Then round off the corners and the sharp edges evenly with a file or grinder – to match the profile of the metal ring. Typically most of a Air Force Survival Knife’s life would be packed away and not used until an emergency situation dictated its use, to assist in helping our down Airmen return with honor.
In any case,there is no doubt that it was built to be a multi-purpose tool, not just a cutting tool. The edge of a harder blade is also more prone to chip off, making resharpening very difficult.
I also filed down the front two inches or so of the spine where it is sharpened out of the factory, so it doesn’t cut up a baton when doing a split wood fire. But its based on my personal experience of seeing hundreds of students using this knife paired with a pocket knife and being able to consistently meet their needs. But once unpacked it needed to be able to do everything from aiding the Airmen in escaping a downed aircraft to building fire, self defense, or whatever else needed to be done to help the survivor meet their basic needs. The third knife could be a wide selection of knives but my favorite is a Muela Mirage (not sure if its still made anymore). We had a supply unit at Fairchild AFB that would supply each new group of students for each new class every week.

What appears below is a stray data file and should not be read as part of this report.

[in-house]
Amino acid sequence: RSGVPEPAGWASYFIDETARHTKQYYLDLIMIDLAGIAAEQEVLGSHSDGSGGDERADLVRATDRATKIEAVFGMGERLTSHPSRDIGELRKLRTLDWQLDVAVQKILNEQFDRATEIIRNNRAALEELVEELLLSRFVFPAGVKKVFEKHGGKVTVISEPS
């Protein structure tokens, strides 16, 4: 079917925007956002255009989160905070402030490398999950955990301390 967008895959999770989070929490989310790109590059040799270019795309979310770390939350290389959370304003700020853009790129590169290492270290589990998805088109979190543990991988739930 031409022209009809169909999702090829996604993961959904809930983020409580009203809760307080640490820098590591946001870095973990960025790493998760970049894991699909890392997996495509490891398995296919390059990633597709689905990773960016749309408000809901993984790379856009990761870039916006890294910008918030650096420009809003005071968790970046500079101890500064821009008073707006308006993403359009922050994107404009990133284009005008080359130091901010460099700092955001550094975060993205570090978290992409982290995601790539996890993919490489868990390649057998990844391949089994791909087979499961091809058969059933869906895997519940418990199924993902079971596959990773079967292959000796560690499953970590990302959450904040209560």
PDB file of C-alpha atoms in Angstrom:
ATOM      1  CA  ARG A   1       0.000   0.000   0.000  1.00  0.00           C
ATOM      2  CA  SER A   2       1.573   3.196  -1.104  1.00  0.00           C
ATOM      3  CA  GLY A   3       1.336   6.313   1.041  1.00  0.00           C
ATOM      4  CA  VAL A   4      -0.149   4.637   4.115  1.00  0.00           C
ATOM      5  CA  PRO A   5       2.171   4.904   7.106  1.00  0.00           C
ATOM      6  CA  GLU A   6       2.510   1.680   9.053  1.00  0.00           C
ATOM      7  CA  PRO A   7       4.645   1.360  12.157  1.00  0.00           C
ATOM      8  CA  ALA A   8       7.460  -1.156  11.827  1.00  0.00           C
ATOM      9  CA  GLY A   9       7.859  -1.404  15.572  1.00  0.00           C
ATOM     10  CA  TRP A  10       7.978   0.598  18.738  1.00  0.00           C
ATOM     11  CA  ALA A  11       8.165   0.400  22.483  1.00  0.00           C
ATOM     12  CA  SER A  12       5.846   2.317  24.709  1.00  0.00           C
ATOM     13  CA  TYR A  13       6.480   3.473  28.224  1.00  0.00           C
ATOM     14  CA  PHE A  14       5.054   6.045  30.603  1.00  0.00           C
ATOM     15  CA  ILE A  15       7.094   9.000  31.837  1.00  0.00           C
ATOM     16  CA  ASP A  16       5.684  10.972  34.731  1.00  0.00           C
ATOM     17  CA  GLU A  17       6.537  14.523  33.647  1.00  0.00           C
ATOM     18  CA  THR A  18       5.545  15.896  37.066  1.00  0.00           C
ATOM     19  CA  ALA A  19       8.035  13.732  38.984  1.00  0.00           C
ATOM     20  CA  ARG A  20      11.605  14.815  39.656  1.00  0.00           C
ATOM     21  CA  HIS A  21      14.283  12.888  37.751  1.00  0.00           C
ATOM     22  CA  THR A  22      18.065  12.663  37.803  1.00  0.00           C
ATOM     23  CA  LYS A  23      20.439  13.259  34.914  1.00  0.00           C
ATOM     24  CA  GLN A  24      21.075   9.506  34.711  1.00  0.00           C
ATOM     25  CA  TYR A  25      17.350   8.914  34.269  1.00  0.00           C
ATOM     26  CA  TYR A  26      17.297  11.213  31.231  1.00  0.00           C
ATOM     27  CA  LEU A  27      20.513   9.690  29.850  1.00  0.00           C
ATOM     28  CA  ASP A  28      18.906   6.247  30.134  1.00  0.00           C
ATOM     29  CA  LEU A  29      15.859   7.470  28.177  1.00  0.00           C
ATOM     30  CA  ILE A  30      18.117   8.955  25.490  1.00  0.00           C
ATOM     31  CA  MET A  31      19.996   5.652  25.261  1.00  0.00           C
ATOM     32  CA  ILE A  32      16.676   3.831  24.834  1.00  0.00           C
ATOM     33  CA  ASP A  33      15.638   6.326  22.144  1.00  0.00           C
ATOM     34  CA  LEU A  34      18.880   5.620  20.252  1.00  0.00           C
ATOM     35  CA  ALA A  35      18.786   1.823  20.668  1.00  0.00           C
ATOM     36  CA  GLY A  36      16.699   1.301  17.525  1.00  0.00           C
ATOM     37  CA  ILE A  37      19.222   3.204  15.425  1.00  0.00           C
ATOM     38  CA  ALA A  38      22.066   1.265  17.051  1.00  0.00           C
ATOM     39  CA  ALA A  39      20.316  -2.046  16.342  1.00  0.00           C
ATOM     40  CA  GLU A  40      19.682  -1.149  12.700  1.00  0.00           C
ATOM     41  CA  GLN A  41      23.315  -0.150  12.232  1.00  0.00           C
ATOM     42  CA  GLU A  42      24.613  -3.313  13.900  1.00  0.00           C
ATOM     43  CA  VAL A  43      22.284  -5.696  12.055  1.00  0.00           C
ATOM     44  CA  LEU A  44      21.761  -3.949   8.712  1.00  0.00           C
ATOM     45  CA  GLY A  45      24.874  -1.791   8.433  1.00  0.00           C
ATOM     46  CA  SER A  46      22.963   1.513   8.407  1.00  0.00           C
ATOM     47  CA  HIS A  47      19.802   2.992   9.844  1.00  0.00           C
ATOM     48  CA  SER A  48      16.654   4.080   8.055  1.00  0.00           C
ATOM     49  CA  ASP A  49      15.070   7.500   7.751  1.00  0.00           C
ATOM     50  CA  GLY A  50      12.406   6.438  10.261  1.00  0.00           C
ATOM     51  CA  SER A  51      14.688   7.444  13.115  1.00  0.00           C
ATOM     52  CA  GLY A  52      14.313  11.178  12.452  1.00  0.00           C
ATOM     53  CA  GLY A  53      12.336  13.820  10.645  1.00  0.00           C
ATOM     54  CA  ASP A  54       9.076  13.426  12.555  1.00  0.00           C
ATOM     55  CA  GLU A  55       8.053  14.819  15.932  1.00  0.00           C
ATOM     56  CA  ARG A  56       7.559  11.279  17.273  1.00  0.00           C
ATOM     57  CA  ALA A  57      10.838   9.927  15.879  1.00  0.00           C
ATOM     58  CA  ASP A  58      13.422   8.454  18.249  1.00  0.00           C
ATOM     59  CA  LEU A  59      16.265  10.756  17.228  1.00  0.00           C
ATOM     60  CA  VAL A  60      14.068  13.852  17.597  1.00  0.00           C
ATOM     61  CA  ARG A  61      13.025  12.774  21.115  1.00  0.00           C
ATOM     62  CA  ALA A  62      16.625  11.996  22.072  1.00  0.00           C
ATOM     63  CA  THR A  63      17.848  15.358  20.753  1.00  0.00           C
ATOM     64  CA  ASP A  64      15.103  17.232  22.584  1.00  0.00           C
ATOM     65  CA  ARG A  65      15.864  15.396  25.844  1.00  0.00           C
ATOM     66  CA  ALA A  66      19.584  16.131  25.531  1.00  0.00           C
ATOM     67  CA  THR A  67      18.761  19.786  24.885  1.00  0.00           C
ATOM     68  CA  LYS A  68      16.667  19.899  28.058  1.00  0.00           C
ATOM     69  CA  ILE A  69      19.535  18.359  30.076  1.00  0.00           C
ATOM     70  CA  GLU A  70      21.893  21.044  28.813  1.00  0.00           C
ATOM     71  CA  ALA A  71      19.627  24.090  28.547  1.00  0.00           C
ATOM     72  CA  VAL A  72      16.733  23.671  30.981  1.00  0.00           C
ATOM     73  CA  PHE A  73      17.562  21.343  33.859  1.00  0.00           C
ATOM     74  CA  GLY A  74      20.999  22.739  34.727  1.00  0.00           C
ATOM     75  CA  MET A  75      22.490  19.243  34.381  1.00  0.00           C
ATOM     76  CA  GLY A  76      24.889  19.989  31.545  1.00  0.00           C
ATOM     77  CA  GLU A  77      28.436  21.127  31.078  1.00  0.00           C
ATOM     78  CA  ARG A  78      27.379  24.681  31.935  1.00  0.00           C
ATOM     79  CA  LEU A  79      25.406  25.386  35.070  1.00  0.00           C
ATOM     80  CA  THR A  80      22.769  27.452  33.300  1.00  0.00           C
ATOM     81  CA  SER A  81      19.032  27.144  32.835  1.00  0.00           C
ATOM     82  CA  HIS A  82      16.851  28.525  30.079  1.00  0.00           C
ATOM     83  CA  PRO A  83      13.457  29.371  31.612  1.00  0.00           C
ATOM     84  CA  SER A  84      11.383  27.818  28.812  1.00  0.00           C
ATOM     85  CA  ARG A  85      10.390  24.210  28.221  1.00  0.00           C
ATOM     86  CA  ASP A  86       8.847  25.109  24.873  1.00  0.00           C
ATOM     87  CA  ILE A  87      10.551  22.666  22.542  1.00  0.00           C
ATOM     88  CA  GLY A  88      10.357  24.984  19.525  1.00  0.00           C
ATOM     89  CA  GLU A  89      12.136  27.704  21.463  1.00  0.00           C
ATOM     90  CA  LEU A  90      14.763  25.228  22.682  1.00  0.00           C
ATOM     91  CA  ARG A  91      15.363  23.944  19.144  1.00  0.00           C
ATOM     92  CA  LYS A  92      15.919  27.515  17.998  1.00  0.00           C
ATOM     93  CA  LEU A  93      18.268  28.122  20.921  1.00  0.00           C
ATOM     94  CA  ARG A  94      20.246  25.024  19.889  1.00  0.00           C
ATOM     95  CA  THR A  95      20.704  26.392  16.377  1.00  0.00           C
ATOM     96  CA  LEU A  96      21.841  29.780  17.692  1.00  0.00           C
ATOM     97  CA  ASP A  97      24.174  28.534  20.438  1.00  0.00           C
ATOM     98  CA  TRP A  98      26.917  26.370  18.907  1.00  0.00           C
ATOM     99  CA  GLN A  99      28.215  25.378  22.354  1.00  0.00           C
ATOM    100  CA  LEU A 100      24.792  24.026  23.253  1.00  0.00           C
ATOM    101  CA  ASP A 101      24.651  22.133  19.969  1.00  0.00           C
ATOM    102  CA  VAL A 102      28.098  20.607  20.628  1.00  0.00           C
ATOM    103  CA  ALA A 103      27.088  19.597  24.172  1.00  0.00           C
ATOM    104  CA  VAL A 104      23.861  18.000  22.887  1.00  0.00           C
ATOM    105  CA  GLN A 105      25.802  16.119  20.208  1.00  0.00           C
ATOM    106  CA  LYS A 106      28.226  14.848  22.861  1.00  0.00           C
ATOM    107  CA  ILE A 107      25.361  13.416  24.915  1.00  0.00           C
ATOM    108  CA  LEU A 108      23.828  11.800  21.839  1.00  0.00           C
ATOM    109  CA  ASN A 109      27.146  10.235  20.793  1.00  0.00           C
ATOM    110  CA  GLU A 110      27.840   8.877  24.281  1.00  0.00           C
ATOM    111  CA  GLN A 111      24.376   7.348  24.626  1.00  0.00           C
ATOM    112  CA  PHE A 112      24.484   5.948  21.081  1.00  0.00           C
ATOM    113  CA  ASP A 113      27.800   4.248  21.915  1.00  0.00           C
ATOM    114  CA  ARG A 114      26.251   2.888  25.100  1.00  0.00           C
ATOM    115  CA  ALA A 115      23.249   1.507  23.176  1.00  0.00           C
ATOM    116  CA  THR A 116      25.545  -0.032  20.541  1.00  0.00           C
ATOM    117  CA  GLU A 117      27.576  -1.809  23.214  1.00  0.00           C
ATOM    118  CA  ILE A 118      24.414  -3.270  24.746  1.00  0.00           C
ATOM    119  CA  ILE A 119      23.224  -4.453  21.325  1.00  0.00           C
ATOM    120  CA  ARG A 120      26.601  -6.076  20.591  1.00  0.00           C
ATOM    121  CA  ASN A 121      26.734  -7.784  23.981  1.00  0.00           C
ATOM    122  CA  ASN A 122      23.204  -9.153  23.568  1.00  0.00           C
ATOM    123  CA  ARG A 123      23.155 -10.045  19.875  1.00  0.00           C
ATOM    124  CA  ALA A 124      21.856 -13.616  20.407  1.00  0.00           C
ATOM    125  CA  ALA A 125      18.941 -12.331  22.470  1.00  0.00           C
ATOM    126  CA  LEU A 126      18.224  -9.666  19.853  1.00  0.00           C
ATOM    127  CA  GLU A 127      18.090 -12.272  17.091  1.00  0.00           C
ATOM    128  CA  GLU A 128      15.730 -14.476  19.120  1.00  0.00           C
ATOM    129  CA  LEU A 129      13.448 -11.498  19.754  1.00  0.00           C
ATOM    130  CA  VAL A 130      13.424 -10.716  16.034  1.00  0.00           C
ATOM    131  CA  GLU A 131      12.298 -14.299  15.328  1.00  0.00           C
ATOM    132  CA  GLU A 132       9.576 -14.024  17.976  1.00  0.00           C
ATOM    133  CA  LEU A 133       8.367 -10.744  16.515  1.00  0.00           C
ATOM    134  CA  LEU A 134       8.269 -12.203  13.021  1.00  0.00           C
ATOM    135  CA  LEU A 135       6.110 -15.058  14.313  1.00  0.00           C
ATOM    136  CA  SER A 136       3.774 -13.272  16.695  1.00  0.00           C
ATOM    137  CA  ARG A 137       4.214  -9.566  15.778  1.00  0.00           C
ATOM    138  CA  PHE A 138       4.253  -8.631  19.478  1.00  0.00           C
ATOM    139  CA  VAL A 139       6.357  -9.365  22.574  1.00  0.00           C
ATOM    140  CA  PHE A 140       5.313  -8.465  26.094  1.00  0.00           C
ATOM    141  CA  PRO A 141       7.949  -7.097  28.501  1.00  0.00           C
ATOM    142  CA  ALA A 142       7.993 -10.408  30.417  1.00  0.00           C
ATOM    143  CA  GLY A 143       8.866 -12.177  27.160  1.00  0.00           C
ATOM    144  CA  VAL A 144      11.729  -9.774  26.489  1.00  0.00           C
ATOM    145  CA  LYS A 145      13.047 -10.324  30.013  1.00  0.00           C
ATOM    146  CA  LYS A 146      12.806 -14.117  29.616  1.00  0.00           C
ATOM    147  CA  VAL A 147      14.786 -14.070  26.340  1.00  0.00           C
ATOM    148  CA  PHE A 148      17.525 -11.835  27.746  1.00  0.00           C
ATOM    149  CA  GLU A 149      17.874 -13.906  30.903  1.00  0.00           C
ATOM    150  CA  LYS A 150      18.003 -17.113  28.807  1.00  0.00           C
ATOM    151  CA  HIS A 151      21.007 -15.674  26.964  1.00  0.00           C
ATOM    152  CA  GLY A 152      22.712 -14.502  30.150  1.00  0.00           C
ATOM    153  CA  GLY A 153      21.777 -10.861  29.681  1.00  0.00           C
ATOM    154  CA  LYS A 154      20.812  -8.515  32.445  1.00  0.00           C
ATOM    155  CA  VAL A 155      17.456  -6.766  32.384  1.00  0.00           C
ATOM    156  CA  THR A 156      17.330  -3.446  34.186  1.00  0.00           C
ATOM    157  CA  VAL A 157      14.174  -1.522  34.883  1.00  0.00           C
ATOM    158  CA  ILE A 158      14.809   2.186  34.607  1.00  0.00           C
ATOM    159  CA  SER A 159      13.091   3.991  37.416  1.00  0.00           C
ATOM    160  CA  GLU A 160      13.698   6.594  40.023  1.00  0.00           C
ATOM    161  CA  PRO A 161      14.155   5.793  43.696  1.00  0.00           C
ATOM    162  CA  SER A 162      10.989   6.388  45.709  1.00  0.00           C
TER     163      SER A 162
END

It should also be noted that this knife has met the needs of the USAF since circa World War II and it has been used in some pretty extreme wilderness conditions worldwide. I have heard that the Ka-bar BK-7 (Becker Combat Utility) and Rat-7 by Ontario are also excellent larger knives, but have not had the opportunity to use those yet.
It sounds like a lot, but it actually took less than an hour to make all of the changes, including regrinding the bevel. You don’t want to use neatsfoot oil or mink oil, since it will soften the leather too much. Sure after several years of constant abuse some of the Air Force Survival Knives looked more like the shape of a banana than of a knife, but they still kept going just like the Energizer Bunny. Since it was designed to be a multi-use tool and not just a cutting tool having a harder steel in this case could be a detriment.